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Our Mild December Weather

December record warmth in Wisconsin is not too impressive.  Did you know that we set a record warm minimum Sunday and Monday?  Our morning lows were 44° both days in Milwaukee.  The previous warmest low for both days was 40°.  You combine that with the clouds and fog and that is why record lows are not impressive, most of the time, during our winters.

Our mild, or record breaking temps, depart today.  A cold front passes Tuesday and temperatures fall back to near normal by Wednesday.  Speaking of normal, Milwaukee average high and low temperatures are 32° and 19° for the rest of the week.

The intensity of our warmth is cut for the remainder of the week.  Temperatures are forecast to be at or slightly above normal.  The Climate Prediction Center (CPC) forecasts above average temperatures days 6 through 10 and 8 through 14.  That forecast takes us through Christmas and towards New Years.

    Temp Forecast Days 6 Through 10 


\"6

    Temp Forecast Days 8 Through 14


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On both of those maps, Wisconsin is located in the orange or red shade.  Our percent chance of seeing above average temperatures falls from near 60% in the first graphic to 33% in the second graphic.  My personal experience with CPC forecasts is that they are more reactive.  In other words, they are late to forecast changes in temperature and precipitation.  And that looks to be repeated for the remainder of the month.

Here is what I mean.  Over the last 7 days, three widely used computer models have indicated colder temperatures returning to the central United States around December 20th and 21st.  So, a Meteorologist could have recognized a possible change almost two weeks prior to this change, which has not happened, yet.  Why am I confident in this drop in temperatures?  Well, there are a few things that catch my eye:

  1. Run to run consistency:  The Euro, GFS and GEM have shown remarkable consistency from forecast to forecast over the last week.  This is shown in the operational models and ensembles.  
  2. The operational are reflective of the ensembles.  Maybe in a future post, I will define and discuss operational models and ensembles.  In a nutshell, they have been forecasting a similar forecast, time after time and day after day.  That builds confidence.

So, what does this look like?  Here is an image of the operational and ensembles.  I have shrunk the image.  So, you probably cannot see the exact date and time, but that is not the point.  Note how similar all three are.  They have been similar for nearly a week.  For those of you that have to know, the date is December 24th at 12Z.  That is 9 days from the publish date of this article.  Forecasts this far out should never try to predict specifics.  At 9 days, heck 7 days, and out, trends are what you look for.  If you find someone on the internet trying to forecast specifics - rainfall/ snowfall with exact high low temps 10 to 14 days out, they are selling you swampland in Florida. (Disclaimer: Now, I know some of you are saying, \"Hey, but you give a 10 day forecast!\". Yes we do, but we always mention the last three days in generalizations.  For example, Day 9 might show 38°, but we say,\" temps in the upper 30s.\")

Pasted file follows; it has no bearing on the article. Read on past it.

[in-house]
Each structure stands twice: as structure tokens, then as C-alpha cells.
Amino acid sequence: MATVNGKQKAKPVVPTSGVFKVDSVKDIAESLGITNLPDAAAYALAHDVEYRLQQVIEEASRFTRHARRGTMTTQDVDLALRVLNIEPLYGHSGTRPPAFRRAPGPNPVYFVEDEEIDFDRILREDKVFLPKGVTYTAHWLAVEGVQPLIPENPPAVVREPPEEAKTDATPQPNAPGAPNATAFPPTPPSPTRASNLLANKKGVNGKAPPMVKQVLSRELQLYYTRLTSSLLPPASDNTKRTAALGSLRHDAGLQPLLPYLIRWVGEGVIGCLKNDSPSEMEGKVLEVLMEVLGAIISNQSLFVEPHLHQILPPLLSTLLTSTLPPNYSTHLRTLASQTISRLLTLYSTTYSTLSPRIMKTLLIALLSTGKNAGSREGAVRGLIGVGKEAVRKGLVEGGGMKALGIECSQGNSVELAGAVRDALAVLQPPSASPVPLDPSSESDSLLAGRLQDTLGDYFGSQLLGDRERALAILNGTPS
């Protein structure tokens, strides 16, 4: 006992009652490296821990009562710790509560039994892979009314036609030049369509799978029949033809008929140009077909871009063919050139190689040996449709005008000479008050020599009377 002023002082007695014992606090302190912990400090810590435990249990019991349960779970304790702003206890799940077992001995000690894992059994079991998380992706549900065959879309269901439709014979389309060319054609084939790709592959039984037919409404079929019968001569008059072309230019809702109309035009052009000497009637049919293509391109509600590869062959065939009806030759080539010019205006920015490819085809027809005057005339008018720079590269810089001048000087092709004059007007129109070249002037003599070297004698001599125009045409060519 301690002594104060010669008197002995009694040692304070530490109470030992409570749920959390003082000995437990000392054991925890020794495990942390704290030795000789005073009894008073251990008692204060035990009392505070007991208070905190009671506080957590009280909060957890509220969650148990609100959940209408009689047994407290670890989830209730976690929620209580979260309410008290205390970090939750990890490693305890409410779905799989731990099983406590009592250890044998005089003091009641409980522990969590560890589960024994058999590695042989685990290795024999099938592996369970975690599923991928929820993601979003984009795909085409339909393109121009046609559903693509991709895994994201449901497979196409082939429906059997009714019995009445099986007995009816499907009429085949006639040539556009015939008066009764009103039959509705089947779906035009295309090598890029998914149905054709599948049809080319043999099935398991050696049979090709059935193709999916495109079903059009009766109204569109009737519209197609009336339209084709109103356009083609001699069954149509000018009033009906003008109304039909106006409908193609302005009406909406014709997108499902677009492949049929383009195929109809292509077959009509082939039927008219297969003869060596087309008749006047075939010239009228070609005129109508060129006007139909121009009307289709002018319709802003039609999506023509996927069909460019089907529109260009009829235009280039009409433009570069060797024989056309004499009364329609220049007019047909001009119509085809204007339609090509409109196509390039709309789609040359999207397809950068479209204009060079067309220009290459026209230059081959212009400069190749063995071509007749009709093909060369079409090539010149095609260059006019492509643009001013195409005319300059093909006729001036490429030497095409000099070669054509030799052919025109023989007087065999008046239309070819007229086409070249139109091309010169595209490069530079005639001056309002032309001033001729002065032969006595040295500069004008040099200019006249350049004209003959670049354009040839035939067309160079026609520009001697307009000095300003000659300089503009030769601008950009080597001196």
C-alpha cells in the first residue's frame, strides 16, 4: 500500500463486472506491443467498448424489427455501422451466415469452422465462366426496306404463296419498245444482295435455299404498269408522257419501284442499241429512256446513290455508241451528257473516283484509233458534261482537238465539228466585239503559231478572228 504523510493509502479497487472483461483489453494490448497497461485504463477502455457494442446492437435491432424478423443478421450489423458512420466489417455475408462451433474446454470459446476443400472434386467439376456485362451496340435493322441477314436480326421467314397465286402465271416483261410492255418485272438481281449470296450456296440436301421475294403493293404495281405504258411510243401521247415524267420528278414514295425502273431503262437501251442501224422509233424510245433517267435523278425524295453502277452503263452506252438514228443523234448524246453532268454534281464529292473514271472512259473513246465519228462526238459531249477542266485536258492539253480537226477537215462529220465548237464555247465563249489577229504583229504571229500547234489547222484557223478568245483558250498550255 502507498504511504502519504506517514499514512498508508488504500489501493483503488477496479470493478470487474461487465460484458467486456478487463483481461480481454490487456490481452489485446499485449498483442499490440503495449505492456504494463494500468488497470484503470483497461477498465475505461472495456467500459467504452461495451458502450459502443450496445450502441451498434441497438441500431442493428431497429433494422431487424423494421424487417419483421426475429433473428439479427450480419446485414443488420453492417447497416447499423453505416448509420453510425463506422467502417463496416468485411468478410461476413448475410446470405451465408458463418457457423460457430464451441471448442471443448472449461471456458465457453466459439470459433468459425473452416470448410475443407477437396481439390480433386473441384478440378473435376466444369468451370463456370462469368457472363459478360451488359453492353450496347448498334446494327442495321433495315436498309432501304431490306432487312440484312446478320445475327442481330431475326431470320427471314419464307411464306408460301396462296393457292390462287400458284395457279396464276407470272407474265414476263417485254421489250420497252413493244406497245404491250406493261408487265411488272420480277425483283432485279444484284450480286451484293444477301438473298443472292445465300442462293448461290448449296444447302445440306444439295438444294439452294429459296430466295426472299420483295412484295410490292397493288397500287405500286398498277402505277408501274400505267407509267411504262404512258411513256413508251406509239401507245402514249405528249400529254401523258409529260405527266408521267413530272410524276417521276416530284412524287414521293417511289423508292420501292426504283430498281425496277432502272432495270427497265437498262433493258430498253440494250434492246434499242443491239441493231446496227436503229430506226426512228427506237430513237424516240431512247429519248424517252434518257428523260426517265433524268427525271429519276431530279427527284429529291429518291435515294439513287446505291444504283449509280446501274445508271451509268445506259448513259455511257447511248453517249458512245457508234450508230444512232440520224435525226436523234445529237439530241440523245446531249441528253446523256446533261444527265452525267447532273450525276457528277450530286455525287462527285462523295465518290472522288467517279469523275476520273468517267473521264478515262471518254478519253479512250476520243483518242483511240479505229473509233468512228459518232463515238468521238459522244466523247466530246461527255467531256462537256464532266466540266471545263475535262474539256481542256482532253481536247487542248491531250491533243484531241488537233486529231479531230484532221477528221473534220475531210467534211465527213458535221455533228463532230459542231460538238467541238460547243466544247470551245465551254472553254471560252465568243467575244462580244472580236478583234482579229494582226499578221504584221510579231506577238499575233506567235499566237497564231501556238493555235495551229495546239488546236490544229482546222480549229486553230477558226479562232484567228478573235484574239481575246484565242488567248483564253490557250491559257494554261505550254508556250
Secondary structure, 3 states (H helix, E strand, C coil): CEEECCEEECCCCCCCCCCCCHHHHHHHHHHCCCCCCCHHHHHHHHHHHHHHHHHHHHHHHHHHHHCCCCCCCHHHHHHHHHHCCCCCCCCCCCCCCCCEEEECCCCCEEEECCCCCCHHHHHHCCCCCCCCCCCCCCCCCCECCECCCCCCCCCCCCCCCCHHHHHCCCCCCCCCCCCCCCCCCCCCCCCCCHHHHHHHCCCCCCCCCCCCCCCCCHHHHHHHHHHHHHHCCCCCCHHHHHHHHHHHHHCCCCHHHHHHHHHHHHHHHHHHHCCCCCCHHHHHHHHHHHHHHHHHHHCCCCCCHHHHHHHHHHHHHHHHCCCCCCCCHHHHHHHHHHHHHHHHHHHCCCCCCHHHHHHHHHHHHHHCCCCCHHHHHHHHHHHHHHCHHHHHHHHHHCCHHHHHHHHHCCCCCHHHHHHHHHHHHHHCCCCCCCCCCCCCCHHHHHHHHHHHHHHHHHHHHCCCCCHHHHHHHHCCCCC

Ensemble and Operational Models

\"Ensembles\"


Is there a reason not to be confident?  Yes, the jet stream over the Pacific is strong and computer models have a difficult time forecasting weather out over the oceans - there is a lack of data due to the fact that radiosondes cannot be launched.  Radiosondes are weather balloons, launched twice a day around the world.  They measure many variables as they climb through the atmosphere.  Those variables are the raw data ingested into the above computer models that initiate the forecast process.  Missing that void over large portions of our planet can create big problems with forecasts.

In conclusion, after a November with temperatures 6.6° below average, December, to date, has averaged 2.7° above average.  The rest of December favors temperatures average to below average from December 20th through the end of the year.  Cooler temps mean there is a still a chance for a White Christmas.  That is an article Morning Meteorologist Rebecca Schuld will handle later this week.

As always let me know what you think.  If you have a question, email me at mmcginnis@cbs58.com or on Facebook.  I can answer your question or maybe use it as a topic for a future blog.


Merry Christmas and Happy Hanukkah,


Mark McGinnis

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